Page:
• Matt @ momanddadmoney October 28, 2013

      There’s certainly no obligation to do either of these things. If you’d rather spend your time on something enjoyable (which may earn some money down the road), by all means go ahead and enjoy!

  • Deacon October 28, 2013

    Great point on increasing your earning potential rather than focusing on investment returns. Since I am self-employed, this is on mind almost weekly.

    • Matt @ momanddadmoney October 28, 2013

      Have you set up any kind of retirement account for yourself? We’ll be setting up a Solo 401(k) for my wife for the first time this year.

  • Kali @ Common Sense Millennial October 28, 2013

    Really impressive! This was a smart experiment and made for a great read. It definitely motivates me to work harder at earning more, as it was the clear winning strategy here.

  • Done by Forty October 28, 2013

    Whew! I was worried the results might have come out differently, and that readers might try to go and chase that 2% above baseline (and likely end up somewhere around 2% behind).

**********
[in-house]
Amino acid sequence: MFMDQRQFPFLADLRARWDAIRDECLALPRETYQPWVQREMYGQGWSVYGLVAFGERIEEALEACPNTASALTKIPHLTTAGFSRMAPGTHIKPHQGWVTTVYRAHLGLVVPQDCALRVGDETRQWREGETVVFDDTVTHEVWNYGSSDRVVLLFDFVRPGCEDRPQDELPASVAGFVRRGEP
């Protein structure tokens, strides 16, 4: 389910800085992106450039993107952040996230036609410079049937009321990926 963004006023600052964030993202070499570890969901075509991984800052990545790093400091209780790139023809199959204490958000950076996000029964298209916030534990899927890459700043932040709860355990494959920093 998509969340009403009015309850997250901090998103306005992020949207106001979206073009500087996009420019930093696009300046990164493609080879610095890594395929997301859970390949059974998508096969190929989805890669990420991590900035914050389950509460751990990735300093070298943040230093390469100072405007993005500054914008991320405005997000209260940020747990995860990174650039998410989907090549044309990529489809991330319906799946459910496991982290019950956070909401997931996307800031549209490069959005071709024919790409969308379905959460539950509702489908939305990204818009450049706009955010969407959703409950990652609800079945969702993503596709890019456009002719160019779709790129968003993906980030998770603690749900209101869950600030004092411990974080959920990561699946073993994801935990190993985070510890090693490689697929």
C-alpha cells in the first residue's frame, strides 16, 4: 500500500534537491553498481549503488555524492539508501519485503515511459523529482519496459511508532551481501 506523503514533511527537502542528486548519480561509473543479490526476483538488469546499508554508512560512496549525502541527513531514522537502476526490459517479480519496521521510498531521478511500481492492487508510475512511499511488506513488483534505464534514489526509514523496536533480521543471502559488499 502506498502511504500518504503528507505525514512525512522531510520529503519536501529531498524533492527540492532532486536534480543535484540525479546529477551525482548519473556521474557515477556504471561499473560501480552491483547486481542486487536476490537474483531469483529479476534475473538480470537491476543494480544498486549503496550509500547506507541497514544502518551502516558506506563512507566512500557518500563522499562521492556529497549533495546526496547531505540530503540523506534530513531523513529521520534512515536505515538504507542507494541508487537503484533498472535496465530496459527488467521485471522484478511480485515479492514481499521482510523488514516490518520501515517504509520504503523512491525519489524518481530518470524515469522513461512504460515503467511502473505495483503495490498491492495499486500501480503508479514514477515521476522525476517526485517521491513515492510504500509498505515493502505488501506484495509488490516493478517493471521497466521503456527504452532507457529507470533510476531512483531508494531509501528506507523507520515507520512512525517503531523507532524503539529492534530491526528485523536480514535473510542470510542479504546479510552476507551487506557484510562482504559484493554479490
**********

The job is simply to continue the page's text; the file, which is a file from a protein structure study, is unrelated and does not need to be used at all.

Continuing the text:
I go back and forth on the earning more stance. It obviously has some huge benefits since it allows the frugal person to invest a lot more. But there’s also a point at which the hours invested in side hustles+regular job would be better spent on other activities. I’m pushing to start doing some side hustle, but I’m capping it at around one hour per day, seven per week…and I’m going to have to charge a buttload. Like, really unreasonable figures.

    • Matt @ momanddadmoney October 28, 2013

      I’m not trying to argue that you should necessarily be doing either of these things. If you’re already on track for your goals then there’s really no need. I’m excited to see what “really unreasonable figures” are though. I think that could be a catchy tagline for your business.